I have had the honor of journeying through the Old Testament with Elmer Martens in my final semester at the Biblical seminary I attend. At this point in our course on Old Testament Theology, we’re looking at the prophetic writings and prophetic patterns in the Old Testament.

Today, Dr. Martens said…

“People think of prophets as people who tell the future. That’s not the point!  Prophets are better understood as analysts of the present realities in light of what they know about Yahweh. With respect to the predictive aspects of their prophecies, we could see those as a God-given capacity to help God’s people see the future trajectory of present realities if things don’t change.”

That’s a quote I can run with!  It’s also a perspective that helps me see a very strong bridge between the gift of prophecy in Old and New Testaments (though I agree there are some substantive differences).

Elijah 2A prophetic pattern

In our discussion of prophecy, Martens suggested a pattern that can be seen in most of the prophetic writings in the Old Testament.

  • Summons (something like “hear ye, hear ye”)
  • Accusation (something like “this is what you did”)
  • Transition (something like “this is what I’m like in contrast”)
  • Announcement (something like “this will happen unless there’s change”)

With this pattern in place, prophecy functions (as Martens suggests) as an analysis of the present with future implications — all based on what God is like.  In addition, prophecy almost always functions as an edifying and loving proclamation, even if the love is “tough” and corrective.  It is always intended to preserve God’s people, and to help them to return to their vocation to reflect him in the world.

An example from Micah 3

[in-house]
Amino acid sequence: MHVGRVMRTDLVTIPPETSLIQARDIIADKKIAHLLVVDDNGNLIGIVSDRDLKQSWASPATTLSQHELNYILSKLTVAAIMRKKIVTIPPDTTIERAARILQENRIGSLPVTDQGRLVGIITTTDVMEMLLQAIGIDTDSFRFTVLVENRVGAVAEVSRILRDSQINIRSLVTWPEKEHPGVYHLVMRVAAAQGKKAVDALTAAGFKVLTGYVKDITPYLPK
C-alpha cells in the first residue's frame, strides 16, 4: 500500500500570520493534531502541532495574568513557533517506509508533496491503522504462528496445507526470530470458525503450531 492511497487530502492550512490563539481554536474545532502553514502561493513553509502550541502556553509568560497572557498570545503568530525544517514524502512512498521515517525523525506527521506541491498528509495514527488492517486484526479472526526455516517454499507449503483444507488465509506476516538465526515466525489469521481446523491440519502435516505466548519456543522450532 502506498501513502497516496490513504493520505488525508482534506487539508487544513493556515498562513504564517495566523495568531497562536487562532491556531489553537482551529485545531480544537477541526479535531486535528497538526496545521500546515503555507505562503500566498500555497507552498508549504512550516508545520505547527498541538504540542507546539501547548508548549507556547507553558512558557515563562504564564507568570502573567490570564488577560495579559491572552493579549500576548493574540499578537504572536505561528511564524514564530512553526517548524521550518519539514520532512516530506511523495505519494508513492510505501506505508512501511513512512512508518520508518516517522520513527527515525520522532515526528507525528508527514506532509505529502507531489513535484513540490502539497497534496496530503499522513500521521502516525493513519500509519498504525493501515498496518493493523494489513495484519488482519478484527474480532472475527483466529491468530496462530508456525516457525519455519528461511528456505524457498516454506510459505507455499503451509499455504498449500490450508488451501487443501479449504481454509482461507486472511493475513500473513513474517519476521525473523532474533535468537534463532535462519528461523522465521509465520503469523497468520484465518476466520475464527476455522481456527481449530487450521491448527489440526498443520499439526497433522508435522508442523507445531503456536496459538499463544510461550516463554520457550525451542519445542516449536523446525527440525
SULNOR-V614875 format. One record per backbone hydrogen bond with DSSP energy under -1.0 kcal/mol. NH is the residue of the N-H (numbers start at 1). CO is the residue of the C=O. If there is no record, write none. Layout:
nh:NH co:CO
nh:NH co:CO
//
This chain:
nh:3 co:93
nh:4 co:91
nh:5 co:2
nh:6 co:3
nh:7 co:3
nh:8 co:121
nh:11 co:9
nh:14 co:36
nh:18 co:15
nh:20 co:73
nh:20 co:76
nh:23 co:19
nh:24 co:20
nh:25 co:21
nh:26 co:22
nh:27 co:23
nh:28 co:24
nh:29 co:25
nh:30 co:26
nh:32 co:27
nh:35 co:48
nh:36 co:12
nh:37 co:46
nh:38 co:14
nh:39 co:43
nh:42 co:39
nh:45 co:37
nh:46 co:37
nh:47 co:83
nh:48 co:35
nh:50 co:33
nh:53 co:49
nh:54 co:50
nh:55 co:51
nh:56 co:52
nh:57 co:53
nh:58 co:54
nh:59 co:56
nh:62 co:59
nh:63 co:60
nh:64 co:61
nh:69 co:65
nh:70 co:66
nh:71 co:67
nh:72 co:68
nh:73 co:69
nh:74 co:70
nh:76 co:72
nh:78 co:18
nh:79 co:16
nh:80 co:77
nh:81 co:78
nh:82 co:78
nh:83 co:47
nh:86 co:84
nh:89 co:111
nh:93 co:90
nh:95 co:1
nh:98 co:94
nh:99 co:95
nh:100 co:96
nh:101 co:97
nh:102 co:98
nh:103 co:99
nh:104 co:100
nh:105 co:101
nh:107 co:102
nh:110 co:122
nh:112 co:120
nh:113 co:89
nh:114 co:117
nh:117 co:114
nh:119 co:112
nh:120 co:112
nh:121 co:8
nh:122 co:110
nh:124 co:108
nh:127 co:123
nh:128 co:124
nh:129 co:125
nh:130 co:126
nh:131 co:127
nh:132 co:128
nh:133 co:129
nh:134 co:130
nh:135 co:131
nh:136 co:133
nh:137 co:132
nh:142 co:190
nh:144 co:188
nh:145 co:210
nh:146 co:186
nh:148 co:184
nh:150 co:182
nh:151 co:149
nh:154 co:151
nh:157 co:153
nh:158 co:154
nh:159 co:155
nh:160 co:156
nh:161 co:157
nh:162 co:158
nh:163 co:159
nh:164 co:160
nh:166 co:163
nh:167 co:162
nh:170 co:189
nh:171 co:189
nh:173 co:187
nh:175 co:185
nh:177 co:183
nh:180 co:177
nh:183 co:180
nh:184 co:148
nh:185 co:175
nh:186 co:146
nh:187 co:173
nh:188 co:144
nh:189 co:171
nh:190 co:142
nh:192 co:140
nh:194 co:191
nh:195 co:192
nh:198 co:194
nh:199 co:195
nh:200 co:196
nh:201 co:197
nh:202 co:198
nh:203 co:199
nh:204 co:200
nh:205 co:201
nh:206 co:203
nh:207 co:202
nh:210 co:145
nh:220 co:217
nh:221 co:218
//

9 Hear this, you heads of the house of Jacob and rulers of the house of Israel, who detest justice and make crooked all that is straight, 10 who build Zion with blood and Jerusalem with iniquity. 11 Its heads give judgment for a bribe; its priests teach for a price; its prophets practice divination for money; yet they lean on the LORD and say, “Is not the LORD in the midst of us? No disaster shall come upon us.” 12 Therefore because of you Zion shall be plowed as a field; Jerusalem shall become a heap of ruins, and the mountain of the house a wooded height. (Micah 3:9-12)

  • Summons: v. 9 — “Hear this, you…”
  • Accusation: vv. 9b-12 — “you…who detest justice and make crooked all…”
  • Transition: v. 12a — “therefore, because of you…”
  • Announcement: v. 12b — “Zion shall be plowed as a field…”

If not primarily prediction, then what?

There is definitely predictive language in this prophecy from Micah (and every other Old Testament prophet), but it is not given to prove that Micah can tell the future — and it’s not even about telling the future.

In Martens’ grid for understanding prophets and prophecy, Micah can bee seen as a Divinely gifted analyst of Israel’s present realities, as a teacher of the ways of the Lord to God’s people, and as a voice of course-correction for people along the lines of God’s purposes.

So, prophecy isn’t clairvoyance, fortune-telling, or future-telling for its own sake.

It’s a God’s-eye view of reality, insight into the nature of God Himself, and insight into the inevitable kinds of things that happen when we live in God’s world in ways that run contrary to His good intentions for us.

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